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Est. 2014

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Planting the seeds for cultural exchange

Planting the seeds for cultural exchange

On Monday afternoon, the first plant went into the soil at The Village Community Garden, 4404 Salem Road, Rochester. It was a sweet Italian chili pepper. Soon, that pepper will be joined by crops from around the world as the 11-acre field, which is designated as free land for people to grow food on, opens itself to the community.

“We want to empower the community to grow and to share their knowledge,” said Kim Sin, longtime advocate for the city’s Cambodian population and lead organizer of the project. “Right now, where do you go to learn about another culture’s diet?”

The Village Community Garden could be that place. In addition to farming, Sin hopes the diverse array of crops being grown will spur people to integrate, interact, and exchange ideas. He believes topics like growing and fertilizing techniques, as well as potential health benefits of various foods, will spark plenty of conversations between plot neighbors.

Inspired by the idea of such cross-cultural exchanges, Joselyn Raymundo of Rochester Home Infusion donated the 11-acre parcel of land for the project.

“As a member of our Rochester community, I am inspired to give back and have the opportunity to bring people together from all walks of life experience deep engagement with each other as they grow vegetables together, exchange ideas in farming, and share resources,” said Raymundo.

Over a dozen residents made their way onto the tilled field donated by Raymundo on Monday. There were no ground-breaking ceremonies or speeches — Uong Ong simply grabbed a shovel, stuck it into the earth, and the work began.

The Village is a collaboration between the Diversity Council, Rochester Cambodian Community, Rochester Farmers Markets and benefactor Joselyn Raymundo / Photo by Bryan Lund

Farming is a crucial element of diets and lifestyles in other cultures, but those who immigrate here from more tropical climates often find themselves low on options.

Cambodian cooking utilizes a large amount of ingredients: bitter melon, ong choy, bok choy, Asian broccoli, and an array of herbs. All of these crops are difficult to grow in places like Minnesota and become prohibitively expensive to import come winter.

The loss of flavor to dishes is one thing, but Sin noticed that older Cambodians were growing more depressed, isolated, and unhealthy as they struggled to find suitable land to farm on.

A community effort

On a car ride to St. Paul, Sin and Dee Sabol of the Diversity Council passed the Hmong American Farmers Association Farm on Highway 52. Sin remarked that a similar operation would do wonders for the people he advocates for in Rochester.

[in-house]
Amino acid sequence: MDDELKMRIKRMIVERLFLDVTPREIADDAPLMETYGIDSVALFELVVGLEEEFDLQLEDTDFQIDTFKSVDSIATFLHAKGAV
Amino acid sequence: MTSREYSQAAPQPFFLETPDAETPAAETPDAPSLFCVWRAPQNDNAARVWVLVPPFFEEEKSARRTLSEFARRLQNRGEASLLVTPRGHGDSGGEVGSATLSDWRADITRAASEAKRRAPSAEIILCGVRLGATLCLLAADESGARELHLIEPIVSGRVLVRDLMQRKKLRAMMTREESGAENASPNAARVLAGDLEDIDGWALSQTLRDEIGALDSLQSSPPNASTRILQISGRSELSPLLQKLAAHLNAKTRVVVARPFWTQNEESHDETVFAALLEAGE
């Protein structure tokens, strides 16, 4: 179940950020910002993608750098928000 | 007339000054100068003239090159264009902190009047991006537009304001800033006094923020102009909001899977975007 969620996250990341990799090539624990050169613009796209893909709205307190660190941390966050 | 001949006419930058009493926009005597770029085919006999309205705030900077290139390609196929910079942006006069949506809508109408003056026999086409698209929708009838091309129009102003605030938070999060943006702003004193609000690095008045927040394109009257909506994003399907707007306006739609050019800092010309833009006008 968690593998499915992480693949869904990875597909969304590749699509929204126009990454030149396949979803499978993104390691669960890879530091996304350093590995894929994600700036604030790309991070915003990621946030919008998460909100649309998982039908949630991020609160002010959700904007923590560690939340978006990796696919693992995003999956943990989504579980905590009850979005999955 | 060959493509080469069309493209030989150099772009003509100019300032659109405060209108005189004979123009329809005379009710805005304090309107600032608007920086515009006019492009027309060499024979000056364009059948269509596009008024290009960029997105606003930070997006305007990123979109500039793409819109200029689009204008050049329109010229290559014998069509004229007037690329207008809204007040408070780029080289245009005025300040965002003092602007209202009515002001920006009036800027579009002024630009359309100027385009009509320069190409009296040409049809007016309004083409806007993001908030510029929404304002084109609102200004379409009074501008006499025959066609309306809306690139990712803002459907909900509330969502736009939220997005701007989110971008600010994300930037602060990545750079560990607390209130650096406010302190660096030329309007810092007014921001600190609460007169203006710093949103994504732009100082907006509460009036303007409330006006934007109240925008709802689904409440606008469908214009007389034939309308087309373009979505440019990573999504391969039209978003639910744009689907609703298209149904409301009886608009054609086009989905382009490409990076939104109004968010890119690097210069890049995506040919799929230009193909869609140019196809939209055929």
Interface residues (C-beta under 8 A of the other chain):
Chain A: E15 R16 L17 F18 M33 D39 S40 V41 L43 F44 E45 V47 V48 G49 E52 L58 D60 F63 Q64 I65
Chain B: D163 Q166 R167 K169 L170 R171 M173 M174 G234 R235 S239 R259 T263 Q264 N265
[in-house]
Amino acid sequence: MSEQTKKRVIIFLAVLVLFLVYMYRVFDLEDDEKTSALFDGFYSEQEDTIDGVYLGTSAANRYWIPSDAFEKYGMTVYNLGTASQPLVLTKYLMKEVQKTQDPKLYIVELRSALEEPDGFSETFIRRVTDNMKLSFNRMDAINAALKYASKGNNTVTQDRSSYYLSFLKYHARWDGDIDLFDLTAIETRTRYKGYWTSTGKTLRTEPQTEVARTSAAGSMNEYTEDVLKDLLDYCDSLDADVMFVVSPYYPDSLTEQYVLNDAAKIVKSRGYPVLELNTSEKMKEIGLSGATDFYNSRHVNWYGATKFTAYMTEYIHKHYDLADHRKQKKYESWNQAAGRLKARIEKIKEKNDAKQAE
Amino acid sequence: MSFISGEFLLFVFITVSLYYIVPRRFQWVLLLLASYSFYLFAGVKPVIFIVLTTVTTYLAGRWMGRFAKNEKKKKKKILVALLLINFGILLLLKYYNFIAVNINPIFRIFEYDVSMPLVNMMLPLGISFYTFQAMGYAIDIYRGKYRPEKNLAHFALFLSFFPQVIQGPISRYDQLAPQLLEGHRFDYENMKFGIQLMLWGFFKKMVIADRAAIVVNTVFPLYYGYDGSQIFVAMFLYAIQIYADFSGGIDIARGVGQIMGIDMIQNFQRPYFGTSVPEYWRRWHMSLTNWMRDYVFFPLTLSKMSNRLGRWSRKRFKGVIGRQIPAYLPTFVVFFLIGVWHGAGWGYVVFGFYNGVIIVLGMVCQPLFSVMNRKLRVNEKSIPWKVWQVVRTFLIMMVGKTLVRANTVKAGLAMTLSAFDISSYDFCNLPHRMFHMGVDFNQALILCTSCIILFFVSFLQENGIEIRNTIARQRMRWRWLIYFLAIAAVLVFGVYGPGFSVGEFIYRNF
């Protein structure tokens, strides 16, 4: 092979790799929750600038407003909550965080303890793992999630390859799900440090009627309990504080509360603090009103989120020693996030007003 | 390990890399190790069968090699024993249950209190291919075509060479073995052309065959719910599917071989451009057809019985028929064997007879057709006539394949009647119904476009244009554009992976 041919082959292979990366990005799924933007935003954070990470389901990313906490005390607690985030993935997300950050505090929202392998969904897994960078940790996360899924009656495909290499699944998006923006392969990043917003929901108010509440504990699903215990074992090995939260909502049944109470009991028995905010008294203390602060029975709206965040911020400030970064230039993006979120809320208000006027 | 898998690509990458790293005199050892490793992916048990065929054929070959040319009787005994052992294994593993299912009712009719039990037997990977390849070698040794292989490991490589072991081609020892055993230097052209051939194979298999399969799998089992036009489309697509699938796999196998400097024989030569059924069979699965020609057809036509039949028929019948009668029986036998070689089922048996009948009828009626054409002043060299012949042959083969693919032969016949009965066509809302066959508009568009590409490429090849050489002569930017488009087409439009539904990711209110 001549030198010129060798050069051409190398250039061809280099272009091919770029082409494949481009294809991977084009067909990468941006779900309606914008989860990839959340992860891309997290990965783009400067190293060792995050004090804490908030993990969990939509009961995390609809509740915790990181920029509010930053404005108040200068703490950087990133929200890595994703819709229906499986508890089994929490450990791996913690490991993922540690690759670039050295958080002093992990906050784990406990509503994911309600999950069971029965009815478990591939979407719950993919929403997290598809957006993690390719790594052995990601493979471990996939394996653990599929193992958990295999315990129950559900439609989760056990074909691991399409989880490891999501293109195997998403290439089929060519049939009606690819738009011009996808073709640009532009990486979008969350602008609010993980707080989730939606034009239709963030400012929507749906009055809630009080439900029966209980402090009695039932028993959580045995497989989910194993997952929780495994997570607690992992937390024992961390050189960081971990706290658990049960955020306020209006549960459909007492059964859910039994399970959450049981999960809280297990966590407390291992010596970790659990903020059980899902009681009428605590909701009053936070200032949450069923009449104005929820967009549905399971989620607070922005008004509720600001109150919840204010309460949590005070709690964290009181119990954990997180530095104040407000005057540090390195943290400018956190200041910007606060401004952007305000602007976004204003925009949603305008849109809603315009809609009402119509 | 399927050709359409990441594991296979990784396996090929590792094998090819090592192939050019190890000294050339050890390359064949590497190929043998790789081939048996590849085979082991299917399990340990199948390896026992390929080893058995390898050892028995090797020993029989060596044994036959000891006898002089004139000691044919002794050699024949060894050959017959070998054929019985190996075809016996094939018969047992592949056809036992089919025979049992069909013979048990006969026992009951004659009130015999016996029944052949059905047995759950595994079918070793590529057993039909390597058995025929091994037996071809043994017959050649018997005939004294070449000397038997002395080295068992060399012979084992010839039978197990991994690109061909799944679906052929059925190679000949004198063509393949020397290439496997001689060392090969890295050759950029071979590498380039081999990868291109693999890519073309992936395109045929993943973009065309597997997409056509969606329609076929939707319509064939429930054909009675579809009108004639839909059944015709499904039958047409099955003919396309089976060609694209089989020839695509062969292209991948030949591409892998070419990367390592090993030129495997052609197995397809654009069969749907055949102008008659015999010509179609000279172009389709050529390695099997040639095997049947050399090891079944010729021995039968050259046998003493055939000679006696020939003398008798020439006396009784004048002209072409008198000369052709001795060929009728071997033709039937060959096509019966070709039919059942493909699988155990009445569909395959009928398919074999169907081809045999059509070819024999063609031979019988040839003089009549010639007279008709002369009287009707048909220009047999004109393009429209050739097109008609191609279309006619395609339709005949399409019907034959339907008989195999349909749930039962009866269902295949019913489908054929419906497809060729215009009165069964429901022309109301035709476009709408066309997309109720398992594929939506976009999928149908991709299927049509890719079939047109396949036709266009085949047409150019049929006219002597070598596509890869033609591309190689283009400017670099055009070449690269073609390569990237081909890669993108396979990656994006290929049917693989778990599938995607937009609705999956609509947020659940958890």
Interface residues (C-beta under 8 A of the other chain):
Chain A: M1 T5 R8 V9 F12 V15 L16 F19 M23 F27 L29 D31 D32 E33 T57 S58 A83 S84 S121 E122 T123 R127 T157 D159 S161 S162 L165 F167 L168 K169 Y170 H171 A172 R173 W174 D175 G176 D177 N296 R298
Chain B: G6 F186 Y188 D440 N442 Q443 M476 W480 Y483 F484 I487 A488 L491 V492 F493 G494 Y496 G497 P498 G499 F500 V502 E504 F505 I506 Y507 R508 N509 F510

It took a village to make the vision a reality. Sabol provided the connection to Raymundo, who provided the land. Kelly Rae Kirkpatrick from Plant a Seed has donated plants, and farmer Stephen Nigon volunteered his time last week to plow the 11-acre plot.

Partnerships extend into the educational realm, too. University of Minnesota Rochester, University of Minnesota Extension, and Rochester Community and Technical College are all on board in one way or another.

Kim Sin, an IT specialist at UMR, is the lead organizers on the project / Photo by Bryan Lund

‘An exchange of knowledge’

In the month since The Village’s Facebook page has been public, 30 people have signed up to work plots as small as 10’ by 10’ to those as big as 60’ by 60’. There are no restrictions based on income, age, race, religion, or anything. Just the way Sin envisioned.

The concept is similar to the Hmong farm. People can either grow to feed themselves or grow to sell. Sin has worked closely with the Rochester Farmers Markets, and, permits pending, plans to open up a market on Sundays in August where people can buy food grown at The Village. They’ll also have times for people to come pick for free.

Sin is also dreaming of pop-up grocery stores for the homeless and, in the fall, he will be teaching about the medicinal qualities of some vegetables grown by Cambodians.

“We all learn from each other, and this will give other elderly [populations], and other young generations, the opportunity to interact with other cultures that are different,” said Sin.

The land is meant to be used for about four years while Sin and his compatriots pilot the project and let the community see its worth. Eventually, Sin says, they hope to establish a more permanent home base.

Bryan Lund covers politics and culture for the Med City Beat.

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